In an attempt to bridge the power deficit — now 4,000 MW, but growing quickly — in the State, the Tamil Nadu Generation and Distribution Corporation Ltd (Tangedco) has decided to award a long term power purchase contract for 1208 MW to four companies at a levelised tariff of Rs 4.910/Kwh for a period of 15 years.

According to informed sources, the impetus for this move comes from State Chief Minister Jayalalithaa herself.

The good news for private power producers is that she is learnt to have given further instructions that the entire 4,000 MW power deficit must be bridged in mission-mode through urgent award of similar competitive contracts to private power producers for the remaining power shortfall of 2,222 MW within the next 4 months.

Since Tamil Nadu doesn’t have its own coal, it is keen to rope in private power producers with preferential coal linkages or captive coal mines to generate power for the state. The decision to award the contract at Rs. 4.91/Kwh when the cost of production is far lower, displays the state’s willingness to pay a premium for power generation.

The minutes of the 38th Tangedco Board meeting held on June 28 record a resolve to issue letters of intent for this particular long term power purchase contract to DB Power, Jindal Power, Ind Bharat Energy (Utkal) and Balco.

Of a total of 12 bidders, these four companies are said to have submitted the lowest bids. As per the document, DB Power submitted the lowest levelised tariff of Rs 4.910/Kwh. Minutes from relevant files show that, after negotiation, DB Power offered an additional rebate of Rs. 0.02/unit for the first five years of power generation. The other three bidders have agreed to match DB Power’s levelised tariff with the additional rebate.

“The final negotiated levelised tariff is comparable with similar long term tenders finalised by Uttar Pradesh, medium term tender awarded by Tangedco, and provisional tariff of our joint venture Unit-II at Vallur, and hence considered reasonable and acceptable,” the minutes record. The total available capacity for Tamil Nadu is a little over 10,500 MW, excluding wind power, but the peak demand is forecast to be some 15,700 MW for 2013-14. Tangedco’s chairman and managing director adds that capacity addition from all ongoing projects commissioned during 2013-14 may only take care of the existing gap of 4,000 MW in supply. “We need to procure additional capacity for next three years viz, 2014-15, 2015-16 and 2016-17, which on a conservative estimate will be of the order of 3000 MW at the rate of 1000 MW per annum since no new significant capacity addition is expected during these years from 2014-15 to 2016-17”.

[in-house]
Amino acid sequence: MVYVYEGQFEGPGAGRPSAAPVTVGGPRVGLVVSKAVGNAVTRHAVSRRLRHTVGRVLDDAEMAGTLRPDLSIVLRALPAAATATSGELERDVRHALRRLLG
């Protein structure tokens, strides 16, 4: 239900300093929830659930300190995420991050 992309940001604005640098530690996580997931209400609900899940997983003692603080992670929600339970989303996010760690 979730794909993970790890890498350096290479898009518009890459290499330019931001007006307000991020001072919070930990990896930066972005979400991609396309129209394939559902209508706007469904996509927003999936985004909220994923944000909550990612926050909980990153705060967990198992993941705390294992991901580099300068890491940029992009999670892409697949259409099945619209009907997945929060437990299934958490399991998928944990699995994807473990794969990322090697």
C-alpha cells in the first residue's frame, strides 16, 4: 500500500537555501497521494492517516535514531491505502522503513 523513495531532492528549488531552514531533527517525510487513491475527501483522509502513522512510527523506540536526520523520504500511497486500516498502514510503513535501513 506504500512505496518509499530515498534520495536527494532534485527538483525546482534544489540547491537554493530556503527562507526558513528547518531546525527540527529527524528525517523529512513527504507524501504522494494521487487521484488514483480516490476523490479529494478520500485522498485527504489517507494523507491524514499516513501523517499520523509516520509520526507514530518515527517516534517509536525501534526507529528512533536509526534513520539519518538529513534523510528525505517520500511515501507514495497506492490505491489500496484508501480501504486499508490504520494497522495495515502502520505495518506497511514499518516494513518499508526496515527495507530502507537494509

The Board has estimated a requirement of roughly 2000 MVA for withdrawing the 40% power cut now being imposed on High Tension Industrial and Commercial consumers. “Continuance of Restriction and Control measures on Industrial and Commercial consumers is directly affecting the revenues of Tangedco since they are the most remunerative consumers of Tangedco,” it observes.

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